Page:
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The Daily Wildcat

The Daily Wildcat


    Find your groove with this trance playlist

    Trance first rose to popularity in 1990s Germany. As technology advanced and the proliferation of electronic music became more widespread, trance became a regular feature at dance parties around the world. With similar tempos to common rhythmic motifs, DJs could easily transition from one song to another, creating a seemingly endless stream of music.

    Generally, trance songs are constructed more similarly to classical music than pop songs, which results in their extended duration and complex rhythmic and harmonic schemes. Trance songs are usually composed of an intro, development, breakdown, recapitulation and finally, an outro.

    Temple One—“World Beyond”

    “World Beyond” by Temple One is a perfect example of the musical recipe described for traditional trance songs. From its atmospheric harmonies in the breakdown to its uplifting rhythmic projections throughout, “World Beyond” is a great introduction to basic trance.


    Frequently, trance songs provide a perfect opportunity to settle into the rhythm of a new song before introducing its main melodic motifs, usually eliminating the need for a breakdown later on in the song. Omnia’s “Immersion” does this to great effect.

    Light & Wave—“Feeling The City (Sunset Remix)” 

    Remixes have a strange place in trance music that differs from the traditional world of music. Because so many basic elements of trance music are shared between artists, it’s actually harder to find an original mix of a particular song than its remix. Sunset’s  remix of Light & Wave’s  inspirational hit “Feeling the City” is a prime example of this practice.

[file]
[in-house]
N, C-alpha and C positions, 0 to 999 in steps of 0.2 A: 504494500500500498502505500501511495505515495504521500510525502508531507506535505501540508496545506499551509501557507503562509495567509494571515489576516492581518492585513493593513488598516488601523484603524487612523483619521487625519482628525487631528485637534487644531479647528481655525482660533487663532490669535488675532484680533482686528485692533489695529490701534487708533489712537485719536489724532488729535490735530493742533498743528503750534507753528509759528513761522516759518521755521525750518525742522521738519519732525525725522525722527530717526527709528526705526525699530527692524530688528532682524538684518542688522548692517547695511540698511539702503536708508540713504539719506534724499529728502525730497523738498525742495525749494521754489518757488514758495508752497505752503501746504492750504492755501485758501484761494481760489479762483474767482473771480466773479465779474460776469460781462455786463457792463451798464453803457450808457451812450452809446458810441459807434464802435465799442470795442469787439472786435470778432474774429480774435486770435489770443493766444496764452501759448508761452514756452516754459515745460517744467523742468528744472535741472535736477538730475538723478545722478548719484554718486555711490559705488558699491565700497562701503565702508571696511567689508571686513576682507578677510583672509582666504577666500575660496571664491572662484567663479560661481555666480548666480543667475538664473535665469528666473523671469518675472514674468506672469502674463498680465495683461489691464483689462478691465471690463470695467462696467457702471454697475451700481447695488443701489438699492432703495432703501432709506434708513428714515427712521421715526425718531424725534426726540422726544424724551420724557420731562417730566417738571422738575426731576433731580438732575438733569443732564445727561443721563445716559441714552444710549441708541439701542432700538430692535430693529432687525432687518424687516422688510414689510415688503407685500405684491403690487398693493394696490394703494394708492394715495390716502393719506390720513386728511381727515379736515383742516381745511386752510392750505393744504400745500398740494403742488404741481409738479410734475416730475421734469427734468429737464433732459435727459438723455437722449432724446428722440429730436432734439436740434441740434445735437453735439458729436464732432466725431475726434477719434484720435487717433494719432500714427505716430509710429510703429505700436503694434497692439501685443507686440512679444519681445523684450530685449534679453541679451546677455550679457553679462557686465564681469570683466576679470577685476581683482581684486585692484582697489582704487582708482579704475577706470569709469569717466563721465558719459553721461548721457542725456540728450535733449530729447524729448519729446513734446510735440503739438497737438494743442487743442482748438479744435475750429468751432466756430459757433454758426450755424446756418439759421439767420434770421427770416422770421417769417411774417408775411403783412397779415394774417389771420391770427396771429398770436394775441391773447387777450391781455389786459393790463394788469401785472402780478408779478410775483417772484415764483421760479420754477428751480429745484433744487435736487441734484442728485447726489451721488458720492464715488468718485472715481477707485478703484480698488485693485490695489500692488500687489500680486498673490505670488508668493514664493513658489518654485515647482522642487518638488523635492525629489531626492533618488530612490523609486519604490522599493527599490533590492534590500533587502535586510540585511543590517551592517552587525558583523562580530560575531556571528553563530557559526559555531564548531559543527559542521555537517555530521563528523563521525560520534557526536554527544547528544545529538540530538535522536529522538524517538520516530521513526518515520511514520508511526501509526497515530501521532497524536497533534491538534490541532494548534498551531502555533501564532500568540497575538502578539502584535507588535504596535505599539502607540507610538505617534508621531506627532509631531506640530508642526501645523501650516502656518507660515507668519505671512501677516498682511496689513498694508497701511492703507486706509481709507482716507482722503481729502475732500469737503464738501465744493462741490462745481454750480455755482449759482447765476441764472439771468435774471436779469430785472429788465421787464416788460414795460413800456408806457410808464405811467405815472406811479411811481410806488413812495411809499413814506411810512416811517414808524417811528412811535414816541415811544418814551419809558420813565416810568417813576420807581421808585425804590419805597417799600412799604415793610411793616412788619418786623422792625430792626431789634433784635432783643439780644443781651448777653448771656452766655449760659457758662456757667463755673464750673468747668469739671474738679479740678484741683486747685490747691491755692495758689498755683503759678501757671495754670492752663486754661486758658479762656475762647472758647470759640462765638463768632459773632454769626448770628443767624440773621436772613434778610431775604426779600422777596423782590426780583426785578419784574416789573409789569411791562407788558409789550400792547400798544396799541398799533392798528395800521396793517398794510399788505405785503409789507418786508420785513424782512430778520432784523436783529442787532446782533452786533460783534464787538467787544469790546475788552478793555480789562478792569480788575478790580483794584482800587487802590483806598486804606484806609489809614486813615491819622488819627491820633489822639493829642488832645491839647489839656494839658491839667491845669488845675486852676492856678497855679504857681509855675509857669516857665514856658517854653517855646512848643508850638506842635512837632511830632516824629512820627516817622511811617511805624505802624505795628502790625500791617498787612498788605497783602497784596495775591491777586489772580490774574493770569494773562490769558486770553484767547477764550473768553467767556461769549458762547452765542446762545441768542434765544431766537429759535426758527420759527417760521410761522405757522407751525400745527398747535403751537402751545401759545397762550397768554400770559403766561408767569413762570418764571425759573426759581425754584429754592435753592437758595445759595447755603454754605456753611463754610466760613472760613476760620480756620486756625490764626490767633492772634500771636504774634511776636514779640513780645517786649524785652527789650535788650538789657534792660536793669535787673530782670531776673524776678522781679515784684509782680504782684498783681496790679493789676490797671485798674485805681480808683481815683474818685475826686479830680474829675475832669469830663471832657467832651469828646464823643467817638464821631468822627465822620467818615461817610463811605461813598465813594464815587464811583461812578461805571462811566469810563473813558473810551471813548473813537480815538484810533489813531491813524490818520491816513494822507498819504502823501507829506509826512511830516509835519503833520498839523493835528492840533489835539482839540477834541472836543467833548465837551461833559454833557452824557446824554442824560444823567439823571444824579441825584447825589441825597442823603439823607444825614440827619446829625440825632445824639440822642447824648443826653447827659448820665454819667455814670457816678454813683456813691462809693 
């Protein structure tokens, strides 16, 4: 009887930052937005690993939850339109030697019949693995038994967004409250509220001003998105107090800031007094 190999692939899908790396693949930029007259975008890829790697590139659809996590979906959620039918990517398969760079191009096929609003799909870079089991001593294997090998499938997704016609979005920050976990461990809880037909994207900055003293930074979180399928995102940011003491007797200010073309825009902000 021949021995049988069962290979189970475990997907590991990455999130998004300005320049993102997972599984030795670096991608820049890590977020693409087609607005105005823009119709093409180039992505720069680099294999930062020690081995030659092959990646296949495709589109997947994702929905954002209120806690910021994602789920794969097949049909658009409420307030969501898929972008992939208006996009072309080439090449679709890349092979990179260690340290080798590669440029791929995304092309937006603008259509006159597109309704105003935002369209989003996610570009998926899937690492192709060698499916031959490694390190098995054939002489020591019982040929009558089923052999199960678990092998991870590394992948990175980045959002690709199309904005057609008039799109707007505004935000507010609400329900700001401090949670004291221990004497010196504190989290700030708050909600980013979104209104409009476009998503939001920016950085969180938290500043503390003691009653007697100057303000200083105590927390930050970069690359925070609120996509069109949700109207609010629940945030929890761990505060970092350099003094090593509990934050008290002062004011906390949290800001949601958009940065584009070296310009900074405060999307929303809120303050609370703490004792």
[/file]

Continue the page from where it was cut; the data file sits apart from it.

Dennis De Laat—“Sound of Violence” 

    This song combines trance subgenres; in this case, tech trance and vocal trance. “Sound of Violence” was also featured in the club scene from “The Social Network”—an instance of trance music in popular culture.

    Tiësto—“Adagio for Strings” 

    This song should not work as well as it does, and it is hilarious for doing so. After listening to Samuel Barber’s  legendary “Adagio for Strings,” which every single classical musician knows for its raw harmonic and emotional power, this interpretation is exceptionally weird.

    Photographer—“Airport (Original Mix)” 

    If you like Linkin Park  at all—even if it’s a guilty pleasure—you will recognize the chords beneath Photographer’s “Airport (Original Mix).” With its progressive bass and wicked beats, this is truly a traditional trance song.

    Amir Hussain & Robert Nickson—“Nevada (Original Mix)” 

    Look no further than this song to witness how trance has transcended—pun intended—national boundaries. Hailing from Bahrain, a small island country in the Middle East, Amir Hussain collaborated with Dutch composer Robert Nickson to bring “Nevada (Original Mix)” and all of its sweeping synths and stuttering beats to life.

    Follow Kincaid Rabb on Twitter

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